This study protocol was approved by the ethics committee of Peking University Cancer Hospital & Institute. All patients enrolled had signed informed consent before participating in the study.
Treatment
Before this study, patients enrolled had received other treatment for their disease, such as anti-androgen therapy, surgery, external radiotherapy or active surveillance. Patients were divided into four groups to follow up the results according to the original treatment. All the patients would receive treatment of lycopene product 10 mg lycopene per day supplement (oral capsule package, each capsule contained 5 mg lycopene, donated by Hergestellt fur George & Partners Ltd., Newcastle, England) after dinner. During treatment, all patients were required to record the type and quantity of food daily, to maintain a stable diet as much as possible, and try to avoid a large, long-term intake of tomato-based foods. All patients were recorded for allergic or toxic reactions. By lycopene supply treatment for at least 6 months, changes were observed for PSA and PSA velocity in each patient group, and in all the patients.
During the study, if patients had significant lycopene allergy or poisoning, they were immediately withdrawn from the study, given the appropriate rescue and treatment, and the reasons were analyzed. Also, if the progression of prostate cancer, such as significant increase in PSA, happens, patients were withdrawn from the study immediately and subjected to further strengthening treatment.
Follow up
PSA is a protein produced by cells of the prostate gland. Serum PSA test is used to monitor cancer recurrence in prostate cancer patients. Patients in this study were required to follow up weekly at urology clinic to check for any side effect, collect venous blood, obtain the value of serum PSA, and check liver and kidney functions. It is to record the changes in serum PSA and PSA velocity as well as to study the basic health condition of the patient, to ensure safety of the study.
Statistical analysis
Linear regression was used to calculate andcompare average PSA velocity before and after administration. A repaired Wilcoxon sign-rank test was used to compare slopes of log PSA against time in patients pre- and post-treatment. Based on these slopes, pre and post-treatment PSA doubling times were calculated as log2/slope.
RESULTS
Patient characteristics
From 1st August 2011 to 31st July 2012, we enrolled 20 patients who were diagnosed of prostate cancer and had received different treatments before (Table 1), average age was (72±7) years, average PSA at diagnosis was (22.7±4.2) ng/ml, average Gleason Score was 7. They have received different treatments including anti-androgen therapy, external beam radiotherapy, surgery or active surveillance. Three patients in the research group withdrew within 3 weeks because of inability to conform. The rest 17 patients continued with lycopene supplement for an average period of 6 months. They were closely followed up for serum PSA level and adverse event (Figure 1). Before the study, average PSA was (5.7±0.8) ng/ml. At the beginning of study, two more patients withdrew because of cancer progression (PSA rise), who later received active treatment. No significant toxicity was observed.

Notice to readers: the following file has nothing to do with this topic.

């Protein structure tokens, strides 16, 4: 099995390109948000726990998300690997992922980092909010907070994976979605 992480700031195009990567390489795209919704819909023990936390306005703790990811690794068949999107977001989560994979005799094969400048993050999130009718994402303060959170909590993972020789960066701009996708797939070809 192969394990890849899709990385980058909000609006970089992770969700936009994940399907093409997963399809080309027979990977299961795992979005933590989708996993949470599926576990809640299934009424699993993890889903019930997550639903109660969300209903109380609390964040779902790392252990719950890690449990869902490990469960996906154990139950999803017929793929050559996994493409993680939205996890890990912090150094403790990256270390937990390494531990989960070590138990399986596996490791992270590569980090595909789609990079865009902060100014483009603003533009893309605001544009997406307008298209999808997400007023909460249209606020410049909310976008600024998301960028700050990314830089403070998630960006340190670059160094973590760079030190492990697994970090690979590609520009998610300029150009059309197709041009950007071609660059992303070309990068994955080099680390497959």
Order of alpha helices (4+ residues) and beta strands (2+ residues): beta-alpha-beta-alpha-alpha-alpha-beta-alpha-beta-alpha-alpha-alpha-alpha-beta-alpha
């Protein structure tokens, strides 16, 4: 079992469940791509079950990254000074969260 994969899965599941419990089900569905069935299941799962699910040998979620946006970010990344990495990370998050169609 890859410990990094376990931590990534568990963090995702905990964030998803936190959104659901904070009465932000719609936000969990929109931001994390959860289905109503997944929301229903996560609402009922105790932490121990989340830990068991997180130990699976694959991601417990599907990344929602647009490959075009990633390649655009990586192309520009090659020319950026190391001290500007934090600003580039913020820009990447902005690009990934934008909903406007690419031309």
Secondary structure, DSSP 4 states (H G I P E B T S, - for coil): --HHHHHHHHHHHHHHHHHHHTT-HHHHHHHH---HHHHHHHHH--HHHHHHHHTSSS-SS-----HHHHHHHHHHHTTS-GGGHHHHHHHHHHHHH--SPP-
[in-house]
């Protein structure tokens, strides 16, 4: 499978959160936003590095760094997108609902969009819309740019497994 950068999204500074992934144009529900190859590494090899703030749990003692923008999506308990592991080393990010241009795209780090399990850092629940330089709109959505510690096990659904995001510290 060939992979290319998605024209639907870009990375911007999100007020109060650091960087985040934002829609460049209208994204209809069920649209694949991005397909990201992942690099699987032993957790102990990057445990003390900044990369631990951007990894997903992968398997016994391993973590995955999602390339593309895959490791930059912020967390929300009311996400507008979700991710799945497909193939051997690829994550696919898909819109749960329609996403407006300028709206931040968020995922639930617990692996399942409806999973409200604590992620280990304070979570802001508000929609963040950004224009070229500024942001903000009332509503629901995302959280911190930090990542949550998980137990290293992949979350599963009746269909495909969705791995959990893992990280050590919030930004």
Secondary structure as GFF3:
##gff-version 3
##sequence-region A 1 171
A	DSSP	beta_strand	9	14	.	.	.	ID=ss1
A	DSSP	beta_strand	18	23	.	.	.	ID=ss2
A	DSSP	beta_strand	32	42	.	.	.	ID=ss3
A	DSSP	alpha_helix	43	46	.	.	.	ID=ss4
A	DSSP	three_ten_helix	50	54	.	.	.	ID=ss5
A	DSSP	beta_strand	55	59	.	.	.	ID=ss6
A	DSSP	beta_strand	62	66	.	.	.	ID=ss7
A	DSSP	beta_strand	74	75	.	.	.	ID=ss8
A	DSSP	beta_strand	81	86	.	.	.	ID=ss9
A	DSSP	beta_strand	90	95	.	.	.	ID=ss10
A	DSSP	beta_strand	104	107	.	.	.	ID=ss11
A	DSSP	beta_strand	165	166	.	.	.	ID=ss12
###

Effectiveness and safety analysis
In this study, a decrease in PSA velocity was found in the treatment group, regarded as effectiveness of lycopene (Figure 2). PSA is a kind of specific protein produced by prostate epithelial cell. in prostate cancer patients, the change in PSA values reflects the progression of the disease. The level of activity of cancer in a patient can be assessed by continuous measurement of PSA values. PSA velocity reflect PSA trend, and PSA velocity slope calculated during the study period can show the overall change in serum PSA and may predict the trend of PSA. We conclude that lycopene has the ability to delay tumor progression.
To ensure the safety of all the patients enrolled in the study, we took blood samples monthly, to monitor CBC, AST, ALT, and creatine. We recorded any adverse events for each patient to early detect any side effect of lycopene. During the whole study period, the laboratory tests of all the patients were considered within safety range and we got no significant adverse events. We clear that lycopene as a tomato extract is safe for people.
PSA data analysis
Regression slope of (log) PSA vs. time decreased in 15 of 17 (88%, 95%CI69%–93%) patients after supplementation. The average fall in PSA was equivalent to 2.56% over the first 3 months (i.e. an average slope/d of-0.000 28). In the last 3 months average fall in PSA was equivalent to 31.58% (i.e. an average slope/d of -0.003 51).